Campus facilities leaders have much to keep them up at night in 2016. There’s the long-term planning, with 4 in 10 of those responding to UB’s survey on facilities saying they will launch or be engaged in the facilities master planning process.

And then there’s the daily roster of projects to keep up with. About two-thirds will start or complete a major renovation project in the coming year, and more than one-third will break ground on a new facility.

Yet, plans often have to be changed. For nearly one in three of the approximately 45 respondents, planned projects will have to be scaled back or deferred due to funding cuts.

And speaking of deferring, keeping up with maintenance continues to be challenging for facilities administrators. Four in 10 expect building work orders to increase in the coming year.

Still, as admissions professionals can attest and many facilities leaders would argue, the shape of a campus’ buildings and condition of its grounds does influence the overall health and well-being of an institution and its reputation.

But this necessitates bigger classrooms, believe it or not. Instead of 12 to 20 square feet needed per student in traditional classrooms, new collaborative spaces require 35 to 45 square feet per student, says Mark Maves, chair of the Academy Council at the Society for College and University Planning (SCUP) and principal at Learning & Discovery, a planning and design studio.

Collaboration will also impact housing design, as more campuses create living-learning environments, explains Maves. In the interests of retention and community-building, schools are building and renovating residence halls that bring together students with similar interests.

Some campuses are creating “makerspaces,” or hands-on innovation labs, where students can attack a problem, work cross-functionally with other departments, and create something physical or digital. Here “students can problem-solve in a tangible way,” says Maves.

Colleges and universities assessing their current use of space will question the need for individual faculty offices, which take up a huge footprint. Of the amount of space devoted to teaching, faculty and administration, the biggest percentage by far goes to faculty offices, Maves says. Some campuses are exploring how that space could be reconfigured for better utilization, such as by consolidating teacher offices into a single cooperative work area.

Better use of space is an area in which there’s much work to be done. According to Medlin, campus space utilization rates are frequently below 50 percent.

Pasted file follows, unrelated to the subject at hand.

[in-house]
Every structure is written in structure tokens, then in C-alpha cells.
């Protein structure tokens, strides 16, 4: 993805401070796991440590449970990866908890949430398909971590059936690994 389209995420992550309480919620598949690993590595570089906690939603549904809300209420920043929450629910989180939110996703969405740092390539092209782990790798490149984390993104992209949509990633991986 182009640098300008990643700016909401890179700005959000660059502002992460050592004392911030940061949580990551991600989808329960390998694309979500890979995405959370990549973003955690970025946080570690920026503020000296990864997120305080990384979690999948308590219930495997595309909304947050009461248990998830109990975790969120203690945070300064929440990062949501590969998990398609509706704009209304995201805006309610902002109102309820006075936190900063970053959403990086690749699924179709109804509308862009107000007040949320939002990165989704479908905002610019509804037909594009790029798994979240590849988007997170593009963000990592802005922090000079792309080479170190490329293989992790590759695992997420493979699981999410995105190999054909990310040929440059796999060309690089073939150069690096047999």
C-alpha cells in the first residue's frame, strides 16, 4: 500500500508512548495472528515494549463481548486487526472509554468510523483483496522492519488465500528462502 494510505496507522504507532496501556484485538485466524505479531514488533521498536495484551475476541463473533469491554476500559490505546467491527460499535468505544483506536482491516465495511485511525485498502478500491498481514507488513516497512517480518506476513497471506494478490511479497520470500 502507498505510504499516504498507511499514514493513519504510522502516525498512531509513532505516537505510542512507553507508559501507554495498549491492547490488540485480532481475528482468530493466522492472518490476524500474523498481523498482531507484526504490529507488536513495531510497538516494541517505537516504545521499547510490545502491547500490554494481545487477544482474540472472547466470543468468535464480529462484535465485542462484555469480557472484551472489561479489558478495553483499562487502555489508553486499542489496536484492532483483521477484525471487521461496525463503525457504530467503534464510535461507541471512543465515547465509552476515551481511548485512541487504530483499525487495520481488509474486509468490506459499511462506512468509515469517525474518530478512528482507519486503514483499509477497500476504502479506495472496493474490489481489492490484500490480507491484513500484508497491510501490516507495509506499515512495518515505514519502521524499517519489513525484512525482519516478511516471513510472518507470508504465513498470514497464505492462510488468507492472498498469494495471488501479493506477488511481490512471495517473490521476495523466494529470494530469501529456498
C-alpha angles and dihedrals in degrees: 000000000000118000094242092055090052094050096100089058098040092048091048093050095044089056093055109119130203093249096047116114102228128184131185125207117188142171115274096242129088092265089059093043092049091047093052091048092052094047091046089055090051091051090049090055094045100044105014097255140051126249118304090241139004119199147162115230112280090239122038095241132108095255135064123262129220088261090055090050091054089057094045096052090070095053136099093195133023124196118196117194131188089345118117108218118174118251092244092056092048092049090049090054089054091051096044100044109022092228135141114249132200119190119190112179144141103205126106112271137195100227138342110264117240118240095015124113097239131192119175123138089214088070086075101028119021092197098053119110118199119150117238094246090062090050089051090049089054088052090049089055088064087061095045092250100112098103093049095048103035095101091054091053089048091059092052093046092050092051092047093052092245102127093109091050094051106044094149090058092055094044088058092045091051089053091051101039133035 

It’s all about the money

Given that money is in short supply—a trend that shows no sign of abating, thanks to declining enrollment—facilities administrators are exploring new tactics.

An increasing number of their departments are considering the “total cost of ownership” of buildings and materials, says Peter Strazdas, associate vice president of facilities management at Western Michigan University as well as the current president of APPA.

For years, administrators tended to go with the lowest-cost solution, but facilities leaders are now pushing for investments in long-term quality.

So instead of replacing worn carpeting in a building every three years, for example, more departments are recommending more costly, but more durable tile.

At the same time facilities leaders will be forced to hold the line on spending, they’ll also have to secure the money to compete projects.

That’s where outside partners are playing a key role on many campuses. Real estate developers, local employers, city planning departments and investors will more frequently approach universities about funding new construction.

In some cases, the developer builds and the university leases it back from the developer. In others, area businesses rent campus office space to get access to top students, offering part-time employment as a way to build relationships with future full-time prospects.

Overall, college officials—within the constraints of available resources—are getting more creative about facilities planning and maintenance to elevate institutions and their reputation.

Marcia Layton Turner is a Rochester, New York-based writer.